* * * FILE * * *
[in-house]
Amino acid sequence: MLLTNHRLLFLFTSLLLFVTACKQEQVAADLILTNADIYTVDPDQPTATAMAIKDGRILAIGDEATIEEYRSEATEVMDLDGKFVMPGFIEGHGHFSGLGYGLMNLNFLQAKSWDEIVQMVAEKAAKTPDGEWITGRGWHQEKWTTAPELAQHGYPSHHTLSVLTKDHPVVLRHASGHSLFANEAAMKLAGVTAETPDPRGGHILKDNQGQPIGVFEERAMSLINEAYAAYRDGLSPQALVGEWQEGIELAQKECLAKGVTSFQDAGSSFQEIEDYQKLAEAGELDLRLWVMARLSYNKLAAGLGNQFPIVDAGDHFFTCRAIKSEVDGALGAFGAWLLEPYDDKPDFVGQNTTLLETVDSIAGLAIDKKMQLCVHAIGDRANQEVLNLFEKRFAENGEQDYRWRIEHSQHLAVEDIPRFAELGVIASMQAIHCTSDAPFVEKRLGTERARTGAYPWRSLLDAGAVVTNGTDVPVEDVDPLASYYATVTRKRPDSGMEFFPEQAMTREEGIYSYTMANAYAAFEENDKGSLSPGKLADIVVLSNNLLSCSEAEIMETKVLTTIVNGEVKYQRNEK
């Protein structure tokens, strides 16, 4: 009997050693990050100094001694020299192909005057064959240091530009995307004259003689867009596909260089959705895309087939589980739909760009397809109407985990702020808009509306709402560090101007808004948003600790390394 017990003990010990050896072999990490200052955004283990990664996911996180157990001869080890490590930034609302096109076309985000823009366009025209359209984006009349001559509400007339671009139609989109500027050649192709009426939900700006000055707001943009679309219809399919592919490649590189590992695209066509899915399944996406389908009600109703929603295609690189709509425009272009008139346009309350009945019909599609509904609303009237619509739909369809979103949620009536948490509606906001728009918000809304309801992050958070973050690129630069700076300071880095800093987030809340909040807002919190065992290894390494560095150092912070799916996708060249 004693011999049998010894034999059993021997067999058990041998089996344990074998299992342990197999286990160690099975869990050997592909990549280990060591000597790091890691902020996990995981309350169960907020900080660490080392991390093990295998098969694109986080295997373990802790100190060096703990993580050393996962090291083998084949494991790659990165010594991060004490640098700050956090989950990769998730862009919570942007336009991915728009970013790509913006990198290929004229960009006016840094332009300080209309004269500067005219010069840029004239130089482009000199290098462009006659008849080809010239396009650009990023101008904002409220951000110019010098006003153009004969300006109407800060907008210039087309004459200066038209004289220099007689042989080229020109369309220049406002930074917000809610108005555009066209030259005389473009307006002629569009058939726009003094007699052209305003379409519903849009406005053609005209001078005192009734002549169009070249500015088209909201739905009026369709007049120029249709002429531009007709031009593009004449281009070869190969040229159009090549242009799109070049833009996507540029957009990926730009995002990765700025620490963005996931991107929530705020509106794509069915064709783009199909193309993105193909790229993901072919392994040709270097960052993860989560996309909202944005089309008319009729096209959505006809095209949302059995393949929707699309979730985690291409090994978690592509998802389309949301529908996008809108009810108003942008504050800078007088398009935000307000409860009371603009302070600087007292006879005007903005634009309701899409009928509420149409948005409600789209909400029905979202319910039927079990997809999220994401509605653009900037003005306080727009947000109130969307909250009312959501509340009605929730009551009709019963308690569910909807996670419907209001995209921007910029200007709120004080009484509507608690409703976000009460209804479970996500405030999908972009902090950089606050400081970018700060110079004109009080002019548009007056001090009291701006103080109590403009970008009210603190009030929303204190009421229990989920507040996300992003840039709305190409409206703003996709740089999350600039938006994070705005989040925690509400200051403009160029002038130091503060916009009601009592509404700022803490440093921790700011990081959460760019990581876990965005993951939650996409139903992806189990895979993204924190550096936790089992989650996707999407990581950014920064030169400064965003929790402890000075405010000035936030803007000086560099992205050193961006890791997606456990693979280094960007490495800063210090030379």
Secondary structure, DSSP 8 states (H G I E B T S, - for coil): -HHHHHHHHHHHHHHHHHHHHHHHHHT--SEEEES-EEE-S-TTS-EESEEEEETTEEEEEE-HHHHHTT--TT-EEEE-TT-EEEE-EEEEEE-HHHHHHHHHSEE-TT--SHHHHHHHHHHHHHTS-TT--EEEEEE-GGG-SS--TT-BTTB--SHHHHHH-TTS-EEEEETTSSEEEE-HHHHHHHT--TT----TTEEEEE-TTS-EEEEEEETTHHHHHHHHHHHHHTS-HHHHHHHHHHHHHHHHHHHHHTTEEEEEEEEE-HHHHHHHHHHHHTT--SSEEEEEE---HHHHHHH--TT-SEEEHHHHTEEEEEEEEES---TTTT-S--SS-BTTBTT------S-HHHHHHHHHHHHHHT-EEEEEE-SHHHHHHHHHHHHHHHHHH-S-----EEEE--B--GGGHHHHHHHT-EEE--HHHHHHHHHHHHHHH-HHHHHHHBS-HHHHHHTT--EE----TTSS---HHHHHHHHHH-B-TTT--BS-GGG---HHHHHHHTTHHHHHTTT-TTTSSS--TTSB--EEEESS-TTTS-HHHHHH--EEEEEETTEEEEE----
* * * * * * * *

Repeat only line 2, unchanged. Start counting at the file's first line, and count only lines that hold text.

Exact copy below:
Amino acid sequence: MLLTNHRLLFLFTSLLLFVTACKQEQVAADLILTNADIYTVDPDQPTATAMAIKDGRILAIGDEATIEEYRSEATEVMDLDGKFVMPGFIEGHGHFSGLGYGLMNLNFLQAKSWDEIVQMVAEKAAKTPDGEWITGRGWHQEKWTTAPELAQHGYPSHHTLSVLTKDHPVVLRHASGHSLFANEAAMKLAGVTAETPDPRGGHILKDNQGQPIGVFEERAMSLINEAYAAYRDGLSPQALVGEWQEGIELAQKECLAKGVTSFQDAGSSFQEIEDYQKLAEAGELDLRLWVMARLSYNKLAAGLGNQFPIVDAGDHFFTCRAIKSEVDGALGAFGAWLLEPYDDKPDFVGQNTTLLETVDSIAGLAIDKKMQLCVHAIGDRANQEVLNLFEKRFAENGEQDYRWRIEHSQHLAVEDIPRFAELGVIASMQAIHCTSDAPFVEKRLGTERARTGAYPWRSLLDAGAVVTNGTDVPVEDVDPLASYYATVTRKRPDSGMEFFPEQAMTREEGIYSYTMANAYAAFEENDKGSLSPGKLADIVVLSNNLLSCSEAEIMETKVLTTIVNGEVKYQRNEK